I am grateful to Claudine Ferrell for writing the introduction for this book. Claudine is a professor of history at the University of Mary Washington, where she has taught for more than 30 years. Her doctoral work at Rice University focused on lynching in the South.
One of the librarians at Mary Washington told me about her and suggested that I contact her. I had never met her, but I wrote in July 2014 and asked if she would be willing to read what I had written about the Shedrick Thompson case. To my surprise, she agreed and has been a friend to this project ever since. Recently I spoke to one of her classes at UMW and heard her encourage her students to make that “cold call” to the expert who might be able to help them in their research. There is a good chance that the expert will respond, she said. I thought, yes, that is exactly what happened to me.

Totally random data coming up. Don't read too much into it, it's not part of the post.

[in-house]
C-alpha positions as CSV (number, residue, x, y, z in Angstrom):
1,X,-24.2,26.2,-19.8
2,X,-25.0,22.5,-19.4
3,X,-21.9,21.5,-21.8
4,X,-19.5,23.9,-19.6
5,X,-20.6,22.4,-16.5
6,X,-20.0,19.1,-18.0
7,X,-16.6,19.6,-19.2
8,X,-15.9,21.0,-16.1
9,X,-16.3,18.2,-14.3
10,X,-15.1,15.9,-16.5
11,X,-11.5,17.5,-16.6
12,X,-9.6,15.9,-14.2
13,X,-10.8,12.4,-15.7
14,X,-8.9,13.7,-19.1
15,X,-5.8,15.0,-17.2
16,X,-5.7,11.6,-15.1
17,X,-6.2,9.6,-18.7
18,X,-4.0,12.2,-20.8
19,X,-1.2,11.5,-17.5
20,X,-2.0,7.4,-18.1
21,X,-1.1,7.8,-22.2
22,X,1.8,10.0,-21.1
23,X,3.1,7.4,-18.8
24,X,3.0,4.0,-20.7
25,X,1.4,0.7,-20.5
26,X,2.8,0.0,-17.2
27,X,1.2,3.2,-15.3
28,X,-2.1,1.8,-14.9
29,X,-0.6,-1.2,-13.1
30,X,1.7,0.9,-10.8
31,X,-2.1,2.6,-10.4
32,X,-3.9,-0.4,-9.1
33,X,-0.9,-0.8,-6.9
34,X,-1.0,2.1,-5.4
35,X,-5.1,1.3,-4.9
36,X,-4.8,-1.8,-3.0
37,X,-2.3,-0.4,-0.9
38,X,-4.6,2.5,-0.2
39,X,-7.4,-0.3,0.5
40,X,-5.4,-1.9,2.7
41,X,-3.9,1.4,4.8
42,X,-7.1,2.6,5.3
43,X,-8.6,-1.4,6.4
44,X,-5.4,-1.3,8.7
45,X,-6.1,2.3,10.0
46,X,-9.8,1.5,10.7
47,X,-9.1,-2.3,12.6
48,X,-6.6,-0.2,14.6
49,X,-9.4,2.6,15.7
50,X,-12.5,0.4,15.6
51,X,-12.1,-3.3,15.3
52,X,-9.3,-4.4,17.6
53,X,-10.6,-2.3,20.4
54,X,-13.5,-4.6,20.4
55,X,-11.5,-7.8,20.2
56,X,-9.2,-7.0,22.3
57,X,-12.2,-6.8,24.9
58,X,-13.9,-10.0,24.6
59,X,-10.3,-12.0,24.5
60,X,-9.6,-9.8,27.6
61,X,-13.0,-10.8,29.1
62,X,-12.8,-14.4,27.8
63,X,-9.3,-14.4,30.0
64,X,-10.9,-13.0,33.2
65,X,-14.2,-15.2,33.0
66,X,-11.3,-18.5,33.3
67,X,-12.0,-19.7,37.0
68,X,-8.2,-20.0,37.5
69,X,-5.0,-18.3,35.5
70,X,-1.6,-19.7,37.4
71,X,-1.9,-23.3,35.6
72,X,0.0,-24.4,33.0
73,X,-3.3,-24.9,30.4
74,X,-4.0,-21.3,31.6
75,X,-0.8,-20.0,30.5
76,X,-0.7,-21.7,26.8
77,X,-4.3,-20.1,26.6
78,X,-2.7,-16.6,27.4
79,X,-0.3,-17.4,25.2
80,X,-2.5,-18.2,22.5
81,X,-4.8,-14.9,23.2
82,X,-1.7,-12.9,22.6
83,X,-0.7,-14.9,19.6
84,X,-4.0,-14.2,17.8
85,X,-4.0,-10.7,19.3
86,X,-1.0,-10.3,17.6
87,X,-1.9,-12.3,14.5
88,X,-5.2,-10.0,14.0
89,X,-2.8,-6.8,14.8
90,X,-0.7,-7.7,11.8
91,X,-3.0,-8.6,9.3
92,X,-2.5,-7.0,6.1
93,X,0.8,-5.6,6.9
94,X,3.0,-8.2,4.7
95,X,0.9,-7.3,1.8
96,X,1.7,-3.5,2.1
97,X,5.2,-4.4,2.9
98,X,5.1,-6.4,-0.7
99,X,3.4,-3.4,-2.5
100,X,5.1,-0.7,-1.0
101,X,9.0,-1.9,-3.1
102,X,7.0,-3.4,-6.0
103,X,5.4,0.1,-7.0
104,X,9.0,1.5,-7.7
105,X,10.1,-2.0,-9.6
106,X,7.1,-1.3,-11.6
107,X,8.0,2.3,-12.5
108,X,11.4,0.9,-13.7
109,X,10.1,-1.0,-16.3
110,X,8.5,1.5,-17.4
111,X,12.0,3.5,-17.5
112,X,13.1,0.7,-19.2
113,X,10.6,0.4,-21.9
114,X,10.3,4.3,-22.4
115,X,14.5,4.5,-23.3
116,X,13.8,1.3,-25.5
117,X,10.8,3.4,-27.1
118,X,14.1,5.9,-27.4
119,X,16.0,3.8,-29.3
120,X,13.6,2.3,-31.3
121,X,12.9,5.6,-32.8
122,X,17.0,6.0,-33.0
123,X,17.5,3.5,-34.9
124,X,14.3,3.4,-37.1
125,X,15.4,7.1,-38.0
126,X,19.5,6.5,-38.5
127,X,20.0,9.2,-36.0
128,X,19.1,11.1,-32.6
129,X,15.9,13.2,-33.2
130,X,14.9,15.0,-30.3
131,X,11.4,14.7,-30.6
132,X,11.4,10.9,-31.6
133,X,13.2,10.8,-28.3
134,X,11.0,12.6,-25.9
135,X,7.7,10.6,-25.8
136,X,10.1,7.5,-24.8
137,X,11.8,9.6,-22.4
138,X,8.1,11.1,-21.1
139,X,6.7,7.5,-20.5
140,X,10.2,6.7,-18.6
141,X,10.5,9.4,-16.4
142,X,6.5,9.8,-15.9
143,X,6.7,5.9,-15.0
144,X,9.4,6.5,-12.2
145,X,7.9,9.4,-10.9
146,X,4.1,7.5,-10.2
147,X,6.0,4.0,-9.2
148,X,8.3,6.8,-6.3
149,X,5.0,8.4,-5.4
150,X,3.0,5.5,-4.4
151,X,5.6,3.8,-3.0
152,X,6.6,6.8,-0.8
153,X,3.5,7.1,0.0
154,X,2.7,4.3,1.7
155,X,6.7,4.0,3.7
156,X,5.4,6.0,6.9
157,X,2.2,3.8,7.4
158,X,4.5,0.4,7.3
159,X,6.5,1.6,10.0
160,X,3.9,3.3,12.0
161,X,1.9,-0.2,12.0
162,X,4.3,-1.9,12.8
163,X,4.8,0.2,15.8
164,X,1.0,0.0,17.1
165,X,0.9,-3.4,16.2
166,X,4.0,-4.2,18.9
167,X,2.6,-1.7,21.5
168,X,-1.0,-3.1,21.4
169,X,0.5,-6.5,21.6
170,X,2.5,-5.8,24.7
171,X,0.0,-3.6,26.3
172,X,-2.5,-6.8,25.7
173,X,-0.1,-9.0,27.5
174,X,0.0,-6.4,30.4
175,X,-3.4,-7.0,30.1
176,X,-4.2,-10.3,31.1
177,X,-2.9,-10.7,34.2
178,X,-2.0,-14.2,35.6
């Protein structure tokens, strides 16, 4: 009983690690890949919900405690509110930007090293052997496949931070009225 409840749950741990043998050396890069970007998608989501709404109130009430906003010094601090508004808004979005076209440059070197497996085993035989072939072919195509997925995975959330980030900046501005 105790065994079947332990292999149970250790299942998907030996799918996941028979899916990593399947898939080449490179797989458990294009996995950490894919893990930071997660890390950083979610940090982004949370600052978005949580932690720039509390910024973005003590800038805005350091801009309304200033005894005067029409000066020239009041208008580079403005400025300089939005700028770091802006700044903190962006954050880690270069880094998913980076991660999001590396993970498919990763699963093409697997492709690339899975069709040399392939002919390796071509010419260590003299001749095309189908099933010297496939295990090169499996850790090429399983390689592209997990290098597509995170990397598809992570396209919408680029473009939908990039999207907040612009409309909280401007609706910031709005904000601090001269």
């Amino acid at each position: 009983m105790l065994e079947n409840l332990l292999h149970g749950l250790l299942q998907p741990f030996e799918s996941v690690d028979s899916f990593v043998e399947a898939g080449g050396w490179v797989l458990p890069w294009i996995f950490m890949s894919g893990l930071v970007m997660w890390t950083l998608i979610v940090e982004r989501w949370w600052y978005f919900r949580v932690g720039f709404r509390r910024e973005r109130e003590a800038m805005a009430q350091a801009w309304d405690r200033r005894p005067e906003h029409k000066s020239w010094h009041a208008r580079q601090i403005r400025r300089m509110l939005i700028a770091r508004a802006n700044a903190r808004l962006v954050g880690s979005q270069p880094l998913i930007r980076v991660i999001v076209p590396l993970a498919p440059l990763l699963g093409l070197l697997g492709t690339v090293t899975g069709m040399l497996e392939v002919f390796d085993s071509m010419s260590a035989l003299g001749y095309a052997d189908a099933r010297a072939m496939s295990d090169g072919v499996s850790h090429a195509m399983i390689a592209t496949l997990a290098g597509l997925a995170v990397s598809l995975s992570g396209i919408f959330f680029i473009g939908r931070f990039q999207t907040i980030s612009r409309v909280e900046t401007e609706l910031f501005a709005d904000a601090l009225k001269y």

After reading my work, Claudine suggested several changes, which I made, and she encouraged me that my research and writing were worthy of publication. When my editor at History Press asked if I knew a scholar versed in the topic of lynching who would write the introduction, I thought of Claudine.
In her introduction, Ferrell vividly describes the scope and nature of lynching in America: “Tens of thousands of mob members killed—by rope, gun, fire, knife, fist, and any other means at their disposal—thousands of alleged violators of the law and of social order. For three-quarters of a century, most members of the mob were white men—and even women and children—and most of the victims were black men—and even women and children. The alleged violations varied from murder, arson, and rape to speaking disrespectfully to a white man. Sometimes, the crime matched the statute books. Sometimes, the offender received a trial; sometimes, the trial provided a semblance of due process. All too often, the mob acted regardless of statute or court or fairness.”